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Why Is It Imperative to End Iran Regime’s Impunity?

Families and survivors of the 1988 massacre hold an exhibition in front of the United Nations headquarters in Geneva
File photo: Families and survivors of the 1988 massacre hold an exhibition in front of the United Nations headquarters in Geneva on September 15, 2017.

Since the end of 2017, Iran has undergone several anti-regime uprisings. The first of these prompted a speech from the regime’s supreme leader, Ali Khamenei, which acknowledged that the People’s Mojahedin Organization of Iran (PMOI/MEK) had steered that uprising toward a message of regime change. Since then, similar calls for a wholesale change of government have grown out of every major protest, including those which initially focus on specific issues such as recent cuts to food subsidies and a building collapse in the city of Abadan, which was widely viewed as a consequence of the regime’s corruption. 

The persistence of that unrest entails the defiance of worsening repression. During one uprising in November 2019 alone, over 1,500 Iranian activists were killed in mass shooting events, yet large-scale demonstrations resumed less than two months later, spurred on by the regime’s attempted cover-up of a missile strike that brought down a commercial airliner near Tehran. Those protests highlighted the Iranian public’s demand that regime authorities be held accountable on the international stage for their wrongdoing. Yet the response from the international community was muted and has remained so in the face of various fresh examples of that wrongdoing.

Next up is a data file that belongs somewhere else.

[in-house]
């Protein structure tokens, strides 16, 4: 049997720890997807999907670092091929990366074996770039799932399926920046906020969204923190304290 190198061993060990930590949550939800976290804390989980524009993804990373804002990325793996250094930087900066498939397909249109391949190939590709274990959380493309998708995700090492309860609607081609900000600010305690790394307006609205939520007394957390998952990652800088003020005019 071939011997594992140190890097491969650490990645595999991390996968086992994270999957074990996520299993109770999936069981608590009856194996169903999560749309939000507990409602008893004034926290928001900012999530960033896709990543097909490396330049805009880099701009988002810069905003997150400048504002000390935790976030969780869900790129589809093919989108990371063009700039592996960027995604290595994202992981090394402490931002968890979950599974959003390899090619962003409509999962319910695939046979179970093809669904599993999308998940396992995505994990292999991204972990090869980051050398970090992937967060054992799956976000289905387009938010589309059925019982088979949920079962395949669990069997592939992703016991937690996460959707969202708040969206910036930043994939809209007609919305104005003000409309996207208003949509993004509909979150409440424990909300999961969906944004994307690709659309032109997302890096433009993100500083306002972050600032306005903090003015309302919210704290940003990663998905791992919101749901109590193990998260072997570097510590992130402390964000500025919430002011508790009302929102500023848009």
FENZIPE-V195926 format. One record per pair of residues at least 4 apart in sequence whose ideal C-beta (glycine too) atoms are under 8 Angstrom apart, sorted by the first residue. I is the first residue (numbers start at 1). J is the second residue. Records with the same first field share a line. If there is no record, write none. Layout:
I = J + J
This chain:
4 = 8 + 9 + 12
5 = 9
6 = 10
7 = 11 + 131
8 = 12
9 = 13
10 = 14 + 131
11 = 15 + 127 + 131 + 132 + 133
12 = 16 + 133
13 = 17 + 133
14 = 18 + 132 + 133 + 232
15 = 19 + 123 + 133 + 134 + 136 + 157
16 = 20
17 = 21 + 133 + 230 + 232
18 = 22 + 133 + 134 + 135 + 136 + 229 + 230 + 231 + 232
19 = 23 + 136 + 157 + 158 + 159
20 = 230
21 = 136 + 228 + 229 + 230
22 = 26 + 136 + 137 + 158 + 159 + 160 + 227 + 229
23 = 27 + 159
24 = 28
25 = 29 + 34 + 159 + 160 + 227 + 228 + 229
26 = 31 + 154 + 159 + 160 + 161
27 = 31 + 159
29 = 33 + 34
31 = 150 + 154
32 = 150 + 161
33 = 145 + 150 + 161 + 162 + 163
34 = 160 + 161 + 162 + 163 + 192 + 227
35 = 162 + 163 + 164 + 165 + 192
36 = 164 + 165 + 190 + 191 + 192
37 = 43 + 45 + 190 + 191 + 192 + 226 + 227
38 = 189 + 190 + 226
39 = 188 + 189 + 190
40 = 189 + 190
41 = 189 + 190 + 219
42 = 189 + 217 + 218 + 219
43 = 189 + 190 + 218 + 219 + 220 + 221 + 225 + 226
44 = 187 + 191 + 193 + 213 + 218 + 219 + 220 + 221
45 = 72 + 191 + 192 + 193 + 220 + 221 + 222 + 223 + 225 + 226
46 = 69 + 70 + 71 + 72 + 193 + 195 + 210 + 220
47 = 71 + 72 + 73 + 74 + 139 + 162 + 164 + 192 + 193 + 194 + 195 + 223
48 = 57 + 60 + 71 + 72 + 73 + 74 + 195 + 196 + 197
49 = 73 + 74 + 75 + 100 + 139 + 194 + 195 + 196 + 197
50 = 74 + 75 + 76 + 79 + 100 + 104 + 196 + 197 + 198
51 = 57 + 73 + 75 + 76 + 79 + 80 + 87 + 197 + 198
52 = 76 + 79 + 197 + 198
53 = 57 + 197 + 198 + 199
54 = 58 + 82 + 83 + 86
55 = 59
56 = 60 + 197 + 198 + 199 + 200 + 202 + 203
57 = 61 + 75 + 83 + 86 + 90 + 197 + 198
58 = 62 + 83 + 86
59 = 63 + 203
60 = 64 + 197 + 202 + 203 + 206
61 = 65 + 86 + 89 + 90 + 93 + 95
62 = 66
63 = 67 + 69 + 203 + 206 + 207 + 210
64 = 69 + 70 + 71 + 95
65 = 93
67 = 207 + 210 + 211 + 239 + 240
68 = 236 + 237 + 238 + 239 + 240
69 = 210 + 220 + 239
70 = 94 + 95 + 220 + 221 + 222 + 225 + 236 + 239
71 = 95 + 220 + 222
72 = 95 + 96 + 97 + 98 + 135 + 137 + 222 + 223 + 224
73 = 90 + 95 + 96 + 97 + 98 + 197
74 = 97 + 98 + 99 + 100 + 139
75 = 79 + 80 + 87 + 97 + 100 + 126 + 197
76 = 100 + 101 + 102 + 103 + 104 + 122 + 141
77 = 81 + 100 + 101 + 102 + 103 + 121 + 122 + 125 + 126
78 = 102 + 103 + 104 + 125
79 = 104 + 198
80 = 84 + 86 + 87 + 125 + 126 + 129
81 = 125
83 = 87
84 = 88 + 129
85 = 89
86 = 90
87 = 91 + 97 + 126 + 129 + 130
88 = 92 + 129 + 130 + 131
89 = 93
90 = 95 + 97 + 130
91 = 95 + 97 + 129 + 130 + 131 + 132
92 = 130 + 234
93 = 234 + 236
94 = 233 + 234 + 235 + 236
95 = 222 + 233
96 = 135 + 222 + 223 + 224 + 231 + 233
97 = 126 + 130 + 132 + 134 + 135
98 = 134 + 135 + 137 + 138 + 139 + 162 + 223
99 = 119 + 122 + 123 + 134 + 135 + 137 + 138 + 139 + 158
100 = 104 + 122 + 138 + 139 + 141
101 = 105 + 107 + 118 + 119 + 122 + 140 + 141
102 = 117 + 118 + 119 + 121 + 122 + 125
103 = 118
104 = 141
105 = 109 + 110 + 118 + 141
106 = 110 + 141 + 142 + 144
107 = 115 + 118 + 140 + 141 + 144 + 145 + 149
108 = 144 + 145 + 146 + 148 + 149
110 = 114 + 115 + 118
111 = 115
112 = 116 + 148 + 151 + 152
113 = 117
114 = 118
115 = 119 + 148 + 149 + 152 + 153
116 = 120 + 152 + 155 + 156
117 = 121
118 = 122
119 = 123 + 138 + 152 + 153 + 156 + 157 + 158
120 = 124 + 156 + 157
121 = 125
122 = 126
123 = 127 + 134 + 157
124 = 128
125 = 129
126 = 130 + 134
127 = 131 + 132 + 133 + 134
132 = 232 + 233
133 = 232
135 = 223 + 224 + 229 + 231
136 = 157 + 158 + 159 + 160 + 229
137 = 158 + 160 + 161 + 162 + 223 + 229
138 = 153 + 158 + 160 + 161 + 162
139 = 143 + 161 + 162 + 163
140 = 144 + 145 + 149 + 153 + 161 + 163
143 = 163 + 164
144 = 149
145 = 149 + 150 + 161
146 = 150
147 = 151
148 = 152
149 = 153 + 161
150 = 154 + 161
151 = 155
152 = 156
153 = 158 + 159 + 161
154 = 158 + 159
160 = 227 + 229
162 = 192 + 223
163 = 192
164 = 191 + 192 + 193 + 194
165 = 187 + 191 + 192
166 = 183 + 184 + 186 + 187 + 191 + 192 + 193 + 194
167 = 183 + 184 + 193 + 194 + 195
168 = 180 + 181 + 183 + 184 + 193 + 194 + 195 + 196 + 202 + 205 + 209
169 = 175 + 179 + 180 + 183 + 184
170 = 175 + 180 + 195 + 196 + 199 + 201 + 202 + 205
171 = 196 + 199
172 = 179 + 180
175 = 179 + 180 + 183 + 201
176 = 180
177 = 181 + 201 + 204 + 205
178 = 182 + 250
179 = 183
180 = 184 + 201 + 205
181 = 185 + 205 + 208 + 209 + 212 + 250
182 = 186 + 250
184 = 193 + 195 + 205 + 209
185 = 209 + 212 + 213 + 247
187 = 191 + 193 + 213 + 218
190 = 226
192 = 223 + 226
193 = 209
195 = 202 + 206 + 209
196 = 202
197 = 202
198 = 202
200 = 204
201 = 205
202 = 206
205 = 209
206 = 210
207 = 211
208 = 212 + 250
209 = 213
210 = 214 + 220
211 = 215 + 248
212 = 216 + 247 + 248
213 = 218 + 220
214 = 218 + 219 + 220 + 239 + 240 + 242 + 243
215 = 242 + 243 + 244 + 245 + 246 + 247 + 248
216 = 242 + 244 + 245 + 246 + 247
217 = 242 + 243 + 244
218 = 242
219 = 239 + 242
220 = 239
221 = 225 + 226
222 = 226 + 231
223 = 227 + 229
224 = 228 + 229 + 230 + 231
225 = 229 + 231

Those strategies constitute appeasement and have emboldened Iran to accelerate its pursuit of various malign objectives, targeting dissidents at home as well as perceived enemies abroad. 

The emerging effects of appeasement can be seen in things like the regime’s drive for nuclear weapons capability, its use of hostage-taking and terrorism as tools of statecraft, and its tendency to violate the basic rights of Iranian citizens. The regime’s commitment to the latter phenomenon was made apparent last year when Khamenei installed Ebrahim Raisi as president of the regime. That same decision clarifies the extent to which Tehran has come to expect impunity in such matters following decades of Western conciliation.